Mr Brown: We'd like to go back to the "crown forest" discussion that I believe was stood down pending an answer from the ministry.

The Vice-Chair: No, I don't think there was anything else that was stood down.

Mr Brown: It wasn't stood down but we said we would get a reply from the ministry.

The Vice-Chair: I'm sure you'll be able to ask the question again and hopefully you'll be able to get some answers from the ministry officials, but we did not stand down any other amendment.

Mr Brown: There wasn't an amendment; it was a question about that particular clause.

The Vice-Chair: I'm sure you'll get an opportunity to get an answer for that.

There is another amendment to section 2.

Mr Wood: I move that subsection 2(2) of the bill be struck out.

Mr Hodgson: What's the purpose of the amendment? It's redundant?

The Vice-Chair: I presume you're asking why the section is deleted?

Mr Hodgson: Yes.

Mr Wood: When we revised section 1.1, it replaces this section.

Mr Hodgson: It's in subsection 1.1(2).

The Vice-Chair: All those in favour? Opposed? Carried.

Mr Wood: Because of the amendment we accepted that the Liberal caucus brought forward where the word "crown" comes in prior to "forest health," we want to be consistent, so "crown" should be --

Mr Brown: I'm lost.

The Vice-Chair: I'm not clear either. Mr Wood, you are trying to make a further amendment to --

Mr Wood: I'm just trying to make sure it's consistent with the amendment we accepted, where we're talking about "crown forest health."

The Vice-Chair: I understand that with regard to the government motion that carried, where we were defining "forest health," in order to be consistent with the earlier motion --

Mr Brown: It should be "crown forest health."

The Vice-Chair: That's correct.

Mr Hodgson: Does that affect other areas? I suspect it has ramifications throughout the act.

Mr Brown: Could we take five to figure this out?

Mr Wood: Maybe make it 10.

The Vice-Chair: He's asking for a 10-minute recess. We'll recess until 4:35.

The committee recessed from 1623 to 1638.

The Vice-Chair: We'll resume our deliberations after that hopefully refreshing recess.

Mr Wood: Under 2(1) I move that the definition of --

The Vice-Chair: Sorry, before you do that, as we did vote on 2(1), I'd have to have unanimous consent to reopen this. Agreed? Agreed.

Mr Wood: I thank the committee for unanimous consent.

I move that the definition of "forest health" be changed to a definition of "crown forest health."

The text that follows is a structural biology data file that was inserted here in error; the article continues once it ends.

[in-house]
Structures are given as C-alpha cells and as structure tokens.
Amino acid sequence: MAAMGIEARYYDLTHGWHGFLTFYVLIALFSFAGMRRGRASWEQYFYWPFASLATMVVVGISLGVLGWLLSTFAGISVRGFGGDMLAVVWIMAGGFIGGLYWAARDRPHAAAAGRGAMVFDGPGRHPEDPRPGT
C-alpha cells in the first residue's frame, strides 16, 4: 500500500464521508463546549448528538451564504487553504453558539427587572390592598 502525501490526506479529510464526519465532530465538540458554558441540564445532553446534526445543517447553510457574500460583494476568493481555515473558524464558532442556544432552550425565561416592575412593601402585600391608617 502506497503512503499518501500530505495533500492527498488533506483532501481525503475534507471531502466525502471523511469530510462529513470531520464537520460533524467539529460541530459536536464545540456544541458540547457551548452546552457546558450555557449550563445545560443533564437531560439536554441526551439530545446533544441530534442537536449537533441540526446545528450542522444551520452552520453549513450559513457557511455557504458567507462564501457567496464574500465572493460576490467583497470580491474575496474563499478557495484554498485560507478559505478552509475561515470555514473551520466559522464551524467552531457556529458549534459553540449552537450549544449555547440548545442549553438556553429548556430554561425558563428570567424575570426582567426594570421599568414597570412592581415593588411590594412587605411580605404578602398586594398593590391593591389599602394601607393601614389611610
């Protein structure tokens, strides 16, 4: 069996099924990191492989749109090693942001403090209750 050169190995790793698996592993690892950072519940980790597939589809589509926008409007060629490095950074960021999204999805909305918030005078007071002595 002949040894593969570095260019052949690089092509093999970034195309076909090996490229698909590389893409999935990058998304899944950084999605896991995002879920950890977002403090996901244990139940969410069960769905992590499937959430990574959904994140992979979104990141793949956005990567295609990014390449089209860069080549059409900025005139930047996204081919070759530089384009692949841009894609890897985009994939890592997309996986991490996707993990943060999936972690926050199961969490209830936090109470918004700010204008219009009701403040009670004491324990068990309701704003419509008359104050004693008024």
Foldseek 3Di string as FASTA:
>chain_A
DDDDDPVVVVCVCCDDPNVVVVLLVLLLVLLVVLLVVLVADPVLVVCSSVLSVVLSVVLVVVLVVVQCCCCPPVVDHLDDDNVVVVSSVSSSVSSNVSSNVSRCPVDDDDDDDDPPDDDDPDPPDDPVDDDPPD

The Vice-Chair: Any comments? All those in favour? Opposed? Carried.

Mr Brown: While we're on this definitions section, there are three definitions that the government has not defined that are critical to this bill. I would ask that the government come forward with definitions for the term "damages," for the term "losses," and the term "licences," all of which are used in the bill without any definition. We are not clear, as an opposition, what it is the government's referring to, and many people have expressed the same thought, that they don't know what "damages," "losses" or "licences" mean in the framework of this bill.

I would ask that rather than adopting this section, we stand it down to permit the government to come back and define those terms. At some point, as we go through the sections that deal with those terms, the government may wish to come back and place those definitions in the definitions section of the bill.

The Vice-Chair: Mr Brown has requested --

Mr Brown: Unanimous consent.

The Vice-Chair: -- that we stand down the voting regarding section 2. Is that agreeable to the committee?

Mr Wood: I'm not really sure that would be necessary. You're saying the three words "damage," "losses" and "licences."

Mr Brown: Rather than debate right now those sections which involve those words, Mr Wood, I'm suggesting that debate on those words might be more appropriate to the sections where they come up. I just think it's an orderly way to do business. If the government doesn't see the need to define them when we get to those sections, then we can pass section 2, but just leaving it open for the moment might be very helpful procedurally.

Mr Wood: I don't think so. They're not in 2(1) right now.

The Vice-Chair: There's no unanimous agreement to stand down section 2. Are we ready for the vote? In fact, we are ready for the vote, because we were in the process of voting before.

Mr Hodgson: Can I request a 20-minute break for the vote?

The Vice-Chair: You can always request that.

Mr Hodgson: I am requesting it.

The Vice-Chair: We stand adjourned for 20 minutes, and that will mean we are adjourned until tomorrow morning at 10 o'clock, when we will have a vote.

The committee adjourned at 1643.